4 min read

Analysis on a plane


I’m on a plane! No-frills airlines don’t have wifi, so I’ve downloaded a bunch of datasets and a bunch of libraries and seen if I can do a bit of analysis while in the air. Yes, yes, I can.

I thought this would be a part 2, but it turns out I never published part 1.

Again, this is personal data - you don’t get to see exactly what books are in my library. I will give you summary stats, but you’re not getting the data on individual books.


I have a reasonably-large ebook library. I’ve converted everything to txt format (Calibre is an amazing piece of Free/Open software) link to Calibre . Now everything is in txt, I can write a bunch of functions to analyse one text file, then get purrr to run the function over all files in the folder.

Also in the tidyverse is stringr, which includes running regular expressions in R.

xkcd on regular expressions

xkcd on regular expressions

There is a regular expression that matches the start and end of words: “\b”. Therefore, the function to get a wordcount is:

count_words <- function(file){
words <- read_file(paste0(data,file)) %>%
return(list(file=file, words=words))

It returns as a list so I can get a pretty table:

files <- list.files("data/")
words <- map_df(files, count_words)
size <- file.size(paste0(data, files))

Then a very basic bit of table manipulation:

words_per_minute <- 400

transfer_rate <- pull(summarise(words, mean(`bytes per word`))) * words_per_minute / 60

words <- words %>%
  mutate(`estimated reading time` = as.duration(60*words/words_per_minute))

Words per minute is taken from an online test I took a while ago. I would have liked to set myself a mini test, but I wasn’t sure how to make R display a few hundred words and time how long it took me to read it.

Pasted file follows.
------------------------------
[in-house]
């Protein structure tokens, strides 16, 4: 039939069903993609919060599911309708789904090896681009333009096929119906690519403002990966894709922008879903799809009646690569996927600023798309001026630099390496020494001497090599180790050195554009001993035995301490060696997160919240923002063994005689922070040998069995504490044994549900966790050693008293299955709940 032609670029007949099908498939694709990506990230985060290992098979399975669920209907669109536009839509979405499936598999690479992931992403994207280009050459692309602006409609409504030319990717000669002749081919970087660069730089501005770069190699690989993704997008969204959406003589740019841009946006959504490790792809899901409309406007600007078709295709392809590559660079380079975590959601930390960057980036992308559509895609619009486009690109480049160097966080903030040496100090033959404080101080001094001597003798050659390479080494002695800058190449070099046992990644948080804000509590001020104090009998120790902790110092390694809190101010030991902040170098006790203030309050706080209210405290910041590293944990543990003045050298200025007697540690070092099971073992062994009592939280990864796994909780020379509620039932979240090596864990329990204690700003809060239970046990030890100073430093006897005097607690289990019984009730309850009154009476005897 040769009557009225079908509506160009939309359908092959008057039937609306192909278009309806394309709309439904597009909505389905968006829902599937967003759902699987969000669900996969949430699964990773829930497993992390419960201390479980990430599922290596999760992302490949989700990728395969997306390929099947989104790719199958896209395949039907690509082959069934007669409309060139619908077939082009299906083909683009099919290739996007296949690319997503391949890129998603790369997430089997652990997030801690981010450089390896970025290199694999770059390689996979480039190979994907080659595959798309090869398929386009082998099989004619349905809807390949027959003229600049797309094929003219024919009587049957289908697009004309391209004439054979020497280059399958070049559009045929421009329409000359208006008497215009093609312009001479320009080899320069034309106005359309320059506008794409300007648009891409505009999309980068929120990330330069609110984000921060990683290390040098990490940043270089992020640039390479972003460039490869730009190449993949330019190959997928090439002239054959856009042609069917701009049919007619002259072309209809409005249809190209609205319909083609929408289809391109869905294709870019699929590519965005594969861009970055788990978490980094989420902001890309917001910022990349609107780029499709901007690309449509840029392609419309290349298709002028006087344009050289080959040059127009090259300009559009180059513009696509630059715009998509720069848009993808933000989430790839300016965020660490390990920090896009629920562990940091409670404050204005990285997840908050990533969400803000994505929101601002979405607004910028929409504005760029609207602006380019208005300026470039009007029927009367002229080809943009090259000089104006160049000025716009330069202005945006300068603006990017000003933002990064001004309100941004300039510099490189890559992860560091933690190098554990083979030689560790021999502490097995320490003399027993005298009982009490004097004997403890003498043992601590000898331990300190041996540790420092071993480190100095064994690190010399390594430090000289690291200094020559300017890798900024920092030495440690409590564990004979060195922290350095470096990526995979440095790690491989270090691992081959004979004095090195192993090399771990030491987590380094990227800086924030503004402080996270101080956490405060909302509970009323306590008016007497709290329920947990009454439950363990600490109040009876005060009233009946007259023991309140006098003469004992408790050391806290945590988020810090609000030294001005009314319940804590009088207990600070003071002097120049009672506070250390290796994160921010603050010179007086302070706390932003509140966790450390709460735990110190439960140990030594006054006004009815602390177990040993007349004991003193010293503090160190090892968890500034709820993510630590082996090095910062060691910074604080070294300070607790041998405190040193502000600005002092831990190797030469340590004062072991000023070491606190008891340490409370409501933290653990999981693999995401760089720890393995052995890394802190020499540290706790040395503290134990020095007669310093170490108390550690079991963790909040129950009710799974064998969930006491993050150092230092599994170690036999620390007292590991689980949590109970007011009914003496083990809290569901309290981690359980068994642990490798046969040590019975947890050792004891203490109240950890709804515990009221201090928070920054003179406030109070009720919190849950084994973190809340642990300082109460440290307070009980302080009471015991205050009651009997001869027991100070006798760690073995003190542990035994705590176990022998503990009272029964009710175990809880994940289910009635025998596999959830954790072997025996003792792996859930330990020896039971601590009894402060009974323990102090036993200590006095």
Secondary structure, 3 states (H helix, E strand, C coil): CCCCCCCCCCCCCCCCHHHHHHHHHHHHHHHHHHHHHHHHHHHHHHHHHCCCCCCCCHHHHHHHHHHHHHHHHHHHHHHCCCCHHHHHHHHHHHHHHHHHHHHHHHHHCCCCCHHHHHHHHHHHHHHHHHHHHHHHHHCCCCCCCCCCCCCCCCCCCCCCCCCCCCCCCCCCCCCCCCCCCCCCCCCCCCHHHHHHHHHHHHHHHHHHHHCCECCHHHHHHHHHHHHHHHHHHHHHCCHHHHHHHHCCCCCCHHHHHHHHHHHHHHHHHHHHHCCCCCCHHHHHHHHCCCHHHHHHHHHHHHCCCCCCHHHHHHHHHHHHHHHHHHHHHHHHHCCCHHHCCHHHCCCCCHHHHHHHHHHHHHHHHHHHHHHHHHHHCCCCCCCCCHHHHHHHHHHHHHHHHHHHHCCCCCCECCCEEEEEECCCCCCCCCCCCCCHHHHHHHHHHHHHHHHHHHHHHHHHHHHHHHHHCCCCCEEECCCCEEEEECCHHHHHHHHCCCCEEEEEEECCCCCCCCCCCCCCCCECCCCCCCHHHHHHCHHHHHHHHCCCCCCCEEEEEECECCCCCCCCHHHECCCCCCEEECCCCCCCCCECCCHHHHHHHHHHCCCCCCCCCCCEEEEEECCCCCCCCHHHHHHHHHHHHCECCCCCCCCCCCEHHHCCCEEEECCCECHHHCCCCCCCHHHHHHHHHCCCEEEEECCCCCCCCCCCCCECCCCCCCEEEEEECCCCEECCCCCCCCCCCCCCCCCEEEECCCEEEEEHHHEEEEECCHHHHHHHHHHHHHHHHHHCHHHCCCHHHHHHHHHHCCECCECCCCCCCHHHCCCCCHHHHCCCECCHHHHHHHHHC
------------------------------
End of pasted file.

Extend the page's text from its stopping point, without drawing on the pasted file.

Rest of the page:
Therefore, I read (English) at 38B/s. (Now I’ve landed, let’s look at the history of data transmission. Approximately a 1972 modem!)

Just to check that these numbers were sensible, I added the estimated reading time, since lubridate has nice human-readable outputs for intervals. I am happy to let you know that these particular books are in my library:

words %>%
  filter(str_detect(`file`, "Lord")) %>%
## # A tibble: 6 x 5
##   file       words `size (bytes)` `bytes per word` `estimated reading tim…
##   <chr>      <int>          <dbl>            <dbl> <S4: Duration>         
## 1 Discworl…  92111         515469             5.60 13816.65s (~3.84 hours)
## 2 Lord of …  96246         527222             5.48 14436.9s (~4.01 hours) 
## 3 Lord of … 189999        1011850             5.33 28499.85s (~7.92 hours)
## 4 Lord of … 156501         834133             5.33 23475.15s (~6.52 hours)
## 5 Lord of … 185771         987270             5.31 27865.65s (~7.74 hours)
## 6 Lords an…  92555         525819             5.68 13883.25s (~3.86 hours)
words %>%
  filter(str_detect(`file`, "Lord of the")) %>%
  summarise(sum(`estimated reading time`)) %>%
  pull() %>%
  as.duration() %>%
## [1] "79840.65s (~22.18 hours)"

So, about 22 hours to read all of LOTR. That sounds about right to me. (You may enter your own bragging about LOTR in the comments.)

How about the full library?

words %>%
  summarise(sum(`estimated reading time`)) %>%
  pull %>%
  as.duration %>%
## [1] "9281114.85s (~15.35 weeks)"

15 weeks! I do think I need to prioritise my reading list.


Some of the books failed to convert, and skew the ananlysis towards saying my library is shorter. Similalry, there are the occasional merged words. Some of the ebooks are entirely images, so there is no text to extract.

Yes, I need to work on my data cleanup.

The reading speed was based on a relatively small sample that might not be representative of my library. This number was pulled from my memory.


The inbuilt R documentation and the documentation on these packages is good enough to write this post offline. The only parts I needed internet for were external links.

The Rstudio cheat sheets were also really valuable for this.

It was interesting working in a situation where I can’t google the answer. I either had to make do with what I knew, or try something else.

I’m enjoying analysing the data I’ve generated.

Future work

Part 1 needs writing up - it looks at the reading ages of my library.

I should also look into using the dump of the Calibre library metadata, but to make that useful I really need to clean it up, massively.

See if there’s any relationship between length of a book and its reading age.

We’re landing now. I did it. I wrote a blog on a plane!